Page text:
I am successful enough to live independently in my own apartment (it could use an extreme makeover, but I’m not one of those faggots who cares very much about that). I have a pipe organ in my living room. I have three strange, not-very-cuddly cats.

I have had the love of my life—a superbly self-realized and loving man whose death I still mourn.

Oh yes, “IT GETS BETTER.” Better than those high school days when I knew I was gay and had no one—NO ONE—to tell. (Many years later I discovered friends who were in the same situation, and none of us dared tell the others.)

The beginning of “IT GETS BETTER” for me came five years after Stonewall when my wife and I moved to Iowa City for me to earn that PhD. We divorced (eventually we became, in a strange way, each other’s best friend again), and I began to “Work out [my] own salvation with fear and trembling” (Philippians 2:12). (You’ll have to read other postings here to understand my love/hate relationship with the religious tradition that lies at the heart of my needing to “come out”—the tradition that even today wants me to “go back in.” See Proposition 8, Don’t Ask Don’t Tell, etc. etc.)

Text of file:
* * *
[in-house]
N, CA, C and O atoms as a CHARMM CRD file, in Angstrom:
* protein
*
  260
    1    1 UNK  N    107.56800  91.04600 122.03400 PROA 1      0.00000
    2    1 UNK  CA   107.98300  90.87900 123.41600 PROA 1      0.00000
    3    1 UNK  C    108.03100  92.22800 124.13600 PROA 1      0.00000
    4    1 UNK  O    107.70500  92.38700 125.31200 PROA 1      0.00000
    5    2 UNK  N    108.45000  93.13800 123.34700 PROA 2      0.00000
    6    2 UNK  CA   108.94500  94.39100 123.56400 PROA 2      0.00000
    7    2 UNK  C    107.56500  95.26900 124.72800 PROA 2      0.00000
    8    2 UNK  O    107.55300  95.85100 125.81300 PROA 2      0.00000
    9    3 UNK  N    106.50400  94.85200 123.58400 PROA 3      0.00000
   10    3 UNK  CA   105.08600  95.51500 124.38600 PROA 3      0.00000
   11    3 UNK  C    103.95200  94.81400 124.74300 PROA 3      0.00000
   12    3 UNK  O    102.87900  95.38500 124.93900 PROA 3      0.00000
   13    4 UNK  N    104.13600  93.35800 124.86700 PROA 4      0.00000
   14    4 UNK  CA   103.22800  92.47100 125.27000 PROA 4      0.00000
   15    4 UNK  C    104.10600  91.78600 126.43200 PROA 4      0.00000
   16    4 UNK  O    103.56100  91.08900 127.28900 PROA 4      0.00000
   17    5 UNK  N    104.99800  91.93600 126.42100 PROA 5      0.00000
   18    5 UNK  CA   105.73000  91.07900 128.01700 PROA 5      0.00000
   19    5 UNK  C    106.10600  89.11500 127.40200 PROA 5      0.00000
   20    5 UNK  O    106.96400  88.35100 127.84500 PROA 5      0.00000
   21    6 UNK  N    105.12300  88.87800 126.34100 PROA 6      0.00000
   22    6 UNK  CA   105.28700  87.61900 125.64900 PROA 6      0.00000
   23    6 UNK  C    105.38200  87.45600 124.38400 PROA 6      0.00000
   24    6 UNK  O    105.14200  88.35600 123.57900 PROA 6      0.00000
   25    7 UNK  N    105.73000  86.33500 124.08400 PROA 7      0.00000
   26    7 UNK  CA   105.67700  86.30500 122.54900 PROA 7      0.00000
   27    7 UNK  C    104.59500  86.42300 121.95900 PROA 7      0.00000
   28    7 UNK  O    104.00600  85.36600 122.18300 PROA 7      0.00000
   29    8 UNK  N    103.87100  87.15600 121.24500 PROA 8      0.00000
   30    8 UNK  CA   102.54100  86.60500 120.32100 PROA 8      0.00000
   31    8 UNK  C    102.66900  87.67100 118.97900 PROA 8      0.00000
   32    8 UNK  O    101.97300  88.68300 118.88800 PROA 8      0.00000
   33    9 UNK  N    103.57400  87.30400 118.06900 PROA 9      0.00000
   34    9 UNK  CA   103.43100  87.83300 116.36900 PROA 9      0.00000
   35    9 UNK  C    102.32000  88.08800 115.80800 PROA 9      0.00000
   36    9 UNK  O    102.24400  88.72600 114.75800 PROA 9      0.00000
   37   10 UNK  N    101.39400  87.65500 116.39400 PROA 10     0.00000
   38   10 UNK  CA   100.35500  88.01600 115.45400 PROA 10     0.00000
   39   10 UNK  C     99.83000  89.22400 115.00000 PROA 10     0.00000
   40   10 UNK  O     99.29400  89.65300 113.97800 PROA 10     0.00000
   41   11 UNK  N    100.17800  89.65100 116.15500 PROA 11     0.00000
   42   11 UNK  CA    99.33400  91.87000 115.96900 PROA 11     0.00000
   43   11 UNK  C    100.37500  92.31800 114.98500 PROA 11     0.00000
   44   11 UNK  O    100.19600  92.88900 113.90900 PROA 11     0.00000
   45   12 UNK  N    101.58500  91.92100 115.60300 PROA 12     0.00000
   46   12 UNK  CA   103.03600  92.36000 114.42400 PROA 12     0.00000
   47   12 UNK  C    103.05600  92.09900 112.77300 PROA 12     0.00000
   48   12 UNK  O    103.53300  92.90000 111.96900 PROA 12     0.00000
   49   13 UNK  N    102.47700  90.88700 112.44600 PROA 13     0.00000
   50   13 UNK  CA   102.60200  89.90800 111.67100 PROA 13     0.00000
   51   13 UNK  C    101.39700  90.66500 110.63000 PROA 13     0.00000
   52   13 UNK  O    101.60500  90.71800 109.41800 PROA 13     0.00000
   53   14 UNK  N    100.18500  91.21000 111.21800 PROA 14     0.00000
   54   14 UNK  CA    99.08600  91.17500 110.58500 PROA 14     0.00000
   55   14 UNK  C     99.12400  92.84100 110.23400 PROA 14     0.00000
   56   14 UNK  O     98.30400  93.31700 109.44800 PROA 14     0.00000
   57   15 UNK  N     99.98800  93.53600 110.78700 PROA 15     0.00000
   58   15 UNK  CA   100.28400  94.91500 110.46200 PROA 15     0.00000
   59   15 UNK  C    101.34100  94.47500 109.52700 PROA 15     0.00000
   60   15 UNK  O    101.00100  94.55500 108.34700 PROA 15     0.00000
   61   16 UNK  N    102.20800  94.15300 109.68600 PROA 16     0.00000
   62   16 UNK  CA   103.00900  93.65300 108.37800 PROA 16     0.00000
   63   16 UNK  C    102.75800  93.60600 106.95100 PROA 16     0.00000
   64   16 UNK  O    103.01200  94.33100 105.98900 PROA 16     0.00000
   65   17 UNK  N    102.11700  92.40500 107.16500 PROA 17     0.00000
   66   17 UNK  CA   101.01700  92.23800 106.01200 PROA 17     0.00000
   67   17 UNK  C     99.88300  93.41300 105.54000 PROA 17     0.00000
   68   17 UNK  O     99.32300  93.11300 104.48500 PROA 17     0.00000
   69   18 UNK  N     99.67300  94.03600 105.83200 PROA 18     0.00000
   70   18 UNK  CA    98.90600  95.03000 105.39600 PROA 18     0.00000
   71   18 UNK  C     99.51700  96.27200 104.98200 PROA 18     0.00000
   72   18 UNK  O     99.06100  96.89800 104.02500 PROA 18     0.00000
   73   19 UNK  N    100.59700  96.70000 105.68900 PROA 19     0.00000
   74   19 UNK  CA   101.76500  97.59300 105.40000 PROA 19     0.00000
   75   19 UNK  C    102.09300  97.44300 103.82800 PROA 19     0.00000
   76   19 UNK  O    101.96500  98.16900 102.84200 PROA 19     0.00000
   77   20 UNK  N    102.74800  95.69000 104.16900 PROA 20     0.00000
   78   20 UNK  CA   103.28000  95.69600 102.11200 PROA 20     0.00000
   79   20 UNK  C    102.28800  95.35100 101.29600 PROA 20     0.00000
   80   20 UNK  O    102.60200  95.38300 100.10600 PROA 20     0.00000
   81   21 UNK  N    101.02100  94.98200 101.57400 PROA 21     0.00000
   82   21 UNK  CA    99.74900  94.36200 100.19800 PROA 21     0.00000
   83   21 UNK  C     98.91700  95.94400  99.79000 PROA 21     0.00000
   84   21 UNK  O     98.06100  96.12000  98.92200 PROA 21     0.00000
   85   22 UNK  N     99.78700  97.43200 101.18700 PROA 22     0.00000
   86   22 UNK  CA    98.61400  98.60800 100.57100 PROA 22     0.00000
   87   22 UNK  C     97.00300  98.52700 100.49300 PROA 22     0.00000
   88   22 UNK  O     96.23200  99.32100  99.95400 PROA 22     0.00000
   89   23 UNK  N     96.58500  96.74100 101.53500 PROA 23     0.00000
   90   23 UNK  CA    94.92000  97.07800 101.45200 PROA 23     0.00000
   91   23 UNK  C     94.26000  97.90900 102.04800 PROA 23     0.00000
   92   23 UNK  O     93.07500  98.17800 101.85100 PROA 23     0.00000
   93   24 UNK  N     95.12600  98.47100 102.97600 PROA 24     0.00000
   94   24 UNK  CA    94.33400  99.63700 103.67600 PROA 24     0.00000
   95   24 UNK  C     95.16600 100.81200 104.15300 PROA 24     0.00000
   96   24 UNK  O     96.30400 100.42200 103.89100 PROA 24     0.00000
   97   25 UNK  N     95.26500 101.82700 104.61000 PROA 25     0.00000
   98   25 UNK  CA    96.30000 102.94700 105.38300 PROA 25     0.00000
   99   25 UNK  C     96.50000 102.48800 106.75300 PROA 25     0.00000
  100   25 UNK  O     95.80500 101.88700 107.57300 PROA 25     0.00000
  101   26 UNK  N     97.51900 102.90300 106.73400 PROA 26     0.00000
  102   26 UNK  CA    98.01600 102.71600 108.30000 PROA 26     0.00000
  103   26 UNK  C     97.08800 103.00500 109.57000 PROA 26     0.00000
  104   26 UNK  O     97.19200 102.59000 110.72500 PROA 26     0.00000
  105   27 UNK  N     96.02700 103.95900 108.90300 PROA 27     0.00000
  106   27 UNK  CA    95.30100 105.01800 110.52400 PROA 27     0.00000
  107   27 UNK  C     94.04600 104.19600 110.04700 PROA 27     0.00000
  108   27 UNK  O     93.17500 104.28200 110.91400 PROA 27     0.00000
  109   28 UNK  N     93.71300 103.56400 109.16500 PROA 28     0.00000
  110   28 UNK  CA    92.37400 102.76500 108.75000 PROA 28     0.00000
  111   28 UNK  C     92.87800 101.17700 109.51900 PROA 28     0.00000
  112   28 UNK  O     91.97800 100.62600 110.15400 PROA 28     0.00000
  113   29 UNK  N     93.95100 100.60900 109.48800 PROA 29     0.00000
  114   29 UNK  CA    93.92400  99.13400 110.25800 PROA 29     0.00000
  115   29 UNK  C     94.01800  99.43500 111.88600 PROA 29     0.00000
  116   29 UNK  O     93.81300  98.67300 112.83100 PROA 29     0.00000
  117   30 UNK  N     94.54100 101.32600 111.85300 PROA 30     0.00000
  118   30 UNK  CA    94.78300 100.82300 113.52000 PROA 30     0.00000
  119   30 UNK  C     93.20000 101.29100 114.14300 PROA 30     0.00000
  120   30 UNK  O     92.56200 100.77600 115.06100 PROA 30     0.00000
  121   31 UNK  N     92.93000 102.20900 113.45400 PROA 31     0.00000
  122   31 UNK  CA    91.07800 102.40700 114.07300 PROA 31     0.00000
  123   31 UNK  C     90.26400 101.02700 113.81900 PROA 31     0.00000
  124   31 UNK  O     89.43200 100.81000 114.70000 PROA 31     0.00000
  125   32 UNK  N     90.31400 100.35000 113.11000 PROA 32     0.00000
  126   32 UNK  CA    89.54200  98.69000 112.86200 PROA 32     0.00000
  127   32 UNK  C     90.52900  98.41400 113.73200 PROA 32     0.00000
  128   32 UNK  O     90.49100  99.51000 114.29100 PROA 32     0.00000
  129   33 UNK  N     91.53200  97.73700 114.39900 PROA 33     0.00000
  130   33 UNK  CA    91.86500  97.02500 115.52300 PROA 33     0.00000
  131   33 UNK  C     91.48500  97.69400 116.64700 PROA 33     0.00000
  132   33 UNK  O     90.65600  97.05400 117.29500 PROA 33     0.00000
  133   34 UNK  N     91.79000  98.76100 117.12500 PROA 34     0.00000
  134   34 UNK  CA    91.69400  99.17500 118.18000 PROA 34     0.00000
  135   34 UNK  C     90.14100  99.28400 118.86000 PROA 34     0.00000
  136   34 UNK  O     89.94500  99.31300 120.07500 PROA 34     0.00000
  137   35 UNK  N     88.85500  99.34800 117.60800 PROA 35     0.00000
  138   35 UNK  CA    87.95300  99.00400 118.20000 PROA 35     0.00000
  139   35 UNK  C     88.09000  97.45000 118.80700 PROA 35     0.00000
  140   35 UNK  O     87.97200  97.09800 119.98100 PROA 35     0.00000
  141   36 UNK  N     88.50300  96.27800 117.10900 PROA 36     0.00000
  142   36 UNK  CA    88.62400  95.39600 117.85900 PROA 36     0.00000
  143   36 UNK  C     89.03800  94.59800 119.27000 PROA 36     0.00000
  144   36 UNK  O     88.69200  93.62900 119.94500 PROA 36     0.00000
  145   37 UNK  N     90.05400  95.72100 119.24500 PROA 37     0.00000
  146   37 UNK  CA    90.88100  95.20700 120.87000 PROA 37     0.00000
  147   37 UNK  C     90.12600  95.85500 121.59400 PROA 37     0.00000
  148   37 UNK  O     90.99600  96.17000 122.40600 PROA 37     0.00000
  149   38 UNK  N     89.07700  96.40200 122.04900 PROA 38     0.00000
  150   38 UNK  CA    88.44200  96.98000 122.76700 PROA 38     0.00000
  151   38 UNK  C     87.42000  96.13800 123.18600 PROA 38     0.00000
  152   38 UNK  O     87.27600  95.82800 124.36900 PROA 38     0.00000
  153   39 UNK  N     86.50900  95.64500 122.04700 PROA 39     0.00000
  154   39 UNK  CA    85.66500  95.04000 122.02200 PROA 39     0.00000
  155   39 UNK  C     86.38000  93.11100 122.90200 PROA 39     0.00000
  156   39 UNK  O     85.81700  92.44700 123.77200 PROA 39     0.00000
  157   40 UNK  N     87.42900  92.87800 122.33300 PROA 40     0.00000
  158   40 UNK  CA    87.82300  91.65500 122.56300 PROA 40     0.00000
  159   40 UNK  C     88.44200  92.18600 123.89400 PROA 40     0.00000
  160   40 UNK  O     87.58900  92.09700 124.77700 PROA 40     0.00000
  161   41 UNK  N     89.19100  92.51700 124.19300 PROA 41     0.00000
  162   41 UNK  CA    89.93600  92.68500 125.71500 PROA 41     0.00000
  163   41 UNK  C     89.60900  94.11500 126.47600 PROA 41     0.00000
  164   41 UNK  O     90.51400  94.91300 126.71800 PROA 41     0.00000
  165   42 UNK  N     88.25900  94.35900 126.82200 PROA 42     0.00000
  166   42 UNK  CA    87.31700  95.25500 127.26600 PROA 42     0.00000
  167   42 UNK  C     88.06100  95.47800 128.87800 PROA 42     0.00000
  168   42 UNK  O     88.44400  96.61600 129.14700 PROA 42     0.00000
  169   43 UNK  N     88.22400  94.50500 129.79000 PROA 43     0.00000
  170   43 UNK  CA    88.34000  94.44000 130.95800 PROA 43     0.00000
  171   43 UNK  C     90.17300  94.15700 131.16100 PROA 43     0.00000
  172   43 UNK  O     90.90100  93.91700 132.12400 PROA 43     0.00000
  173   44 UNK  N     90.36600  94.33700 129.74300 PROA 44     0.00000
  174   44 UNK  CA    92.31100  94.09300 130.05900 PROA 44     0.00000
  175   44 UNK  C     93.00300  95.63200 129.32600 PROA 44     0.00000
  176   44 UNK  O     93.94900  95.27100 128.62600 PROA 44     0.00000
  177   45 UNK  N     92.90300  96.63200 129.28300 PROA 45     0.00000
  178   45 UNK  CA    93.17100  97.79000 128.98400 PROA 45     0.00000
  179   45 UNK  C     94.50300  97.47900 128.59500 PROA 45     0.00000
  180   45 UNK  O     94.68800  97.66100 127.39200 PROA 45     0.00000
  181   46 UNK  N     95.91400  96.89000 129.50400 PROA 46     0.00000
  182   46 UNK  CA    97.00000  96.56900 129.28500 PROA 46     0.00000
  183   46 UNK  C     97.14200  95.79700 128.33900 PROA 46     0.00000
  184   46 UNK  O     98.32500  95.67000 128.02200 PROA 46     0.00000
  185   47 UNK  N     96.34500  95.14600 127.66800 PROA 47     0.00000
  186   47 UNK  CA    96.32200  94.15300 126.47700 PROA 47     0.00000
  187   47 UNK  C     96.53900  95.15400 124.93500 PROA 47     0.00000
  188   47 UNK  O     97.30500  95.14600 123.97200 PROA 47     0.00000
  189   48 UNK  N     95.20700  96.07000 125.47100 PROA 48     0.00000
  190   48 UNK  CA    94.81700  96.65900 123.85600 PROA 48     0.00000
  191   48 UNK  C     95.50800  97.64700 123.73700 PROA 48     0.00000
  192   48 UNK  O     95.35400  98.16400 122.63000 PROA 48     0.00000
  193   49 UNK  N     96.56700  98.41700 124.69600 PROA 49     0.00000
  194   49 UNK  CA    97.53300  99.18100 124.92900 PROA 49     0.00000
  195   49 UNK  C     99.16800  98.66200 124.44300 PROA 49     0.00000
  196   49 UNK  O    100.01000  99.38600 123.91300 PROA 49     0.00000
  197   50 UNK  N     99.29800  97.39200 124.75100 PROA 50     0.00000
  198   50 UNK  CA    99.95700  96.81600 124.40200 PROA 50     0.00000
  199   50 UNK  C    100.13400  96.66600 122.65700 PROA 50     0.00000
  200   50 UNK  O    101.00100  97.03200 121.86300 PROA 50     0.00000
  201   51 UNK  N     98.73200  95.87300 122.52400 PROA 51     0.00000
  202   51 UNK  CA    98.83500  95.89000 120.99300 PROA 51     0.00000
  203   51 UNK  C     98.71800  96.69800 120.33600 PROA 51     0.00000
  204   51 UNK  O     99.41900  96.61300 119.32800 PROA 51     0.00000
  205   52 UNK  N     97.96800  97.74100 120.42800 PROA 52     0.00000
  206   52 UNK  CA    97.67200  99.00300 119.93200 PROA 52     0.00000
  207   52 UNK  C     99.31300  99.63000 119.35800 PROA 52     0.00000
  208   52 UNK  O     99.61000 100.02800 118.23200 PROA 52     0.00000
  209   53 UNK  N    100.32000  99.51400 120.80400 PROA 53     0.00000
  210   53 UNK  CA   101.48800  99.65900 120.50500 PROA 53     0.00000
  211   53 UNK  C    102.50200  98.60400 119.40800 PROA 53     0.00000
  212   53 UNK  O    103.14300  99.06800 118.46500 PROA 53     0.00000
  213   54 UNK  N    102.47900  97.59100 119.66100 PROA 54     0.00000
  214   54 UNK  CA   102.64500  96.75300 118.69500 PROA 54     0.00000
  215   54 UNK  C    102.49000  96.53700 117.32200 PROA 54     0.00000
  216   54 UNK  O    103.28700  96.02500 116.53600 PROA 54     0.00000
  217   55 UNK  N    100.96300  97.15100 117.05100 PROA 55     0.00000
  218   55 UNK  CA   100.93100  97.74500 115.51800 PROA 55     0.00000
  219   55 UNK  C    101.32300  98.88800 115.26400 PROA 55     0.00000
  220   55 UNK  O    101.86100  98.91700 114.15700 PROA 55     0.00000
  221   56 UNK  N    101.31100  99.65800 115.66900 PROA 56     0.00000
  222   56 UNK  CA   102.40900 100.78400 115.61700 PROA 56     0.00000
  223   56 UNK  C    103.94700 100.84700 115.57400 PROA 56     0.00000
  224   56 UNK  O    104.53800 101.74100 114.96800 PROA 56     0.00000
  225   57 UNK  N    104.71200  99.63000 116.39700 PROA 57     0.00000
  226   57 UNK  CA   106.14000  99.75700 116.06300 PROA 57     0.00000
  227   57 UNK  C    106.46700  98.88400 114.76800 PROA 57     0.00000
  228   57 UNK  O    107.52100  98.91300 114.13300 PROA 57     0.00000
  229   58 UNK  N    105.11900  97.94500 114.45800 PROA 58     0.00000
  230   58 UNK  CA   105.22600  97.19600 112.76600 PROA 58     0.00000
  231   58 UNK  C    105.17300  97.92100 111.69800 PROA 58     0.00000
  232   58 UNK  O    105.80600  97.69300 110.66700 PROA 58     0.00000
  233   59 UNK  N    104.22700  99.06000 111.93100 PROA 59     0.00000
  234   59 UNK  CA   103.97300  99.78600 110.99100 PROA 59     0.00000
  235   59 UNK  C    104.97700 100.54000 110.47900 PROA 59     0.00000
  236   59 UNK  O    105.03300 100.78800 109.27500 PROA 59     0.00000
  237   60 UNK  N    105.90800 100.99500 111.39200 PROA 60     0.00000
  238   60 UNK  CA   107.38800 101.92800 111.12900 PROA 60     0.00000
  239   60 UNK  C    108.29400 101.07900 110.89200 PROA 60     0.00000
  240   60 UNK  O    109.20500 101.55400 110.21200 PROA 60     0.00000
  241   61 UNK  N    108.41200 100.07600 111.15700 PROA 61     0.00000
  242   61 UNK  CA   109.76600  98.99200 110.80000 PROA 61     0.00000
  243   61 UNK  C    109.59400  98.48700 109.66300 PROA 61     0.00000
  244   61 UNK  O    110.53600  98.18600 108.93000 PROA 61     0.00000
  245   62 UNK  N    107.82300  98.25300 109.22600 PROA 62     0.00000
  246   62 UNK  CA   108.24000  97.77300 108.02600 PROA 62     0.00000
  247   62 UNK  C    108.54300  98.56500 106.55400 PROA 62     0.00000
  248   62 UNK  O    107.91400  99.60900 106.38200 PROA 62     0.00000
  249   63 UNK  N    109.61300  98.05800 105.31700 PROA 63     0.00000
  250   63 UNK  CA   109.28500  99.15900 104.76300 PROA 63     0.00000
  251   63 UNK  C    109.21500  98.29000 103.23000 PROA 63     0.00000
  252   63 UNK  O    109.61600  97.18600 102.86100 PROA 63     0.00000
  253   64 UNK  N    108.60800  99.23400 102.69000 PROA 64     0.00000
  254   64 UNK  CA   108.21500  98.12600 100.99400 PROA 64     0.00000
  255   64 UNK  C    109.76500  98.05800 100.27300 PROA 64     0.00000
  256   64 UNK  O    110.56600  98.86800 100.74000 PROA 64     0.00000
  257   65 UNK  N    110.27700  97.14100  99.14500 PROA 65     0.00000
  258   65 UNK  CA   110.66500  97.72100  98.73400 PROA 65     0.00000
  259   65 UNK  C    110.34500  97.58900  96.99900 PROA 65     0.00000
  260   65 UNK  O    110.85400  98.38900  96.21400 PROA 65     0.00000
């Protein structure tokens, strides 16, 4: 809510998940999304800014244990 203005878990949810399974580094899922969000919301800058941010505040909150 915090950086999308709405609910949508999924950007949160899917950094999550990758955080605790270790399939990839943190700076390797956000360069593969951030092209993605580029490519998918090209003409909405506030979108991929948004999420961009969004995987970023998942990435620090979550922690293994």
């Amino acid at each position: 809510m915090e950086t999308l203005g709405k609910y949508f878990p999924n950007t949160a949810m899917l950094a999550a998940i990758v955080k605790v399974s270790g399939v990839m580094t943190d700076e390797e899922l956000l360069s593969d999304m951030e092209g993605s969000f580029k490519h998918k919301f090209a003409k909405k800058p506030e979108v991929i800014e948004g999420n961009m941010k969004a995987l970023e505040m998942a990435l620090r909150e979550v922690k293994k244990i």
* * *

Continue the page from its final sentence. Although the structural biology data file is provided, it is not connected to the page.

I’m not greatly invested in “pop culture,” but one of the most fortuitous events in pop culture—and in my understanding of the trajectory of my life—occurred at the end of my time in Iowa City. I had learned (finally) to be comfortable in gay bars, and Gloria Gaynor was the queen of disco. Imagine the charge of energy that went through the gay disco the first time we danced to “I Will Survive!”

No Disco without the ball

No Disco without the ball

The LGBT teenagers who are so at risk today don’t understand Disco, much less the fantastic new-for-us sound of Gloria Gaynor. The words of the song’s verses, about broken love, were only peripherally interesting to me. It was the self-affirmation of the bridge of the song that became a private mantra for me:

I will survive
as long as I know how to love
I know I will stay alive
I’ve got all my love to give
and I’ll survive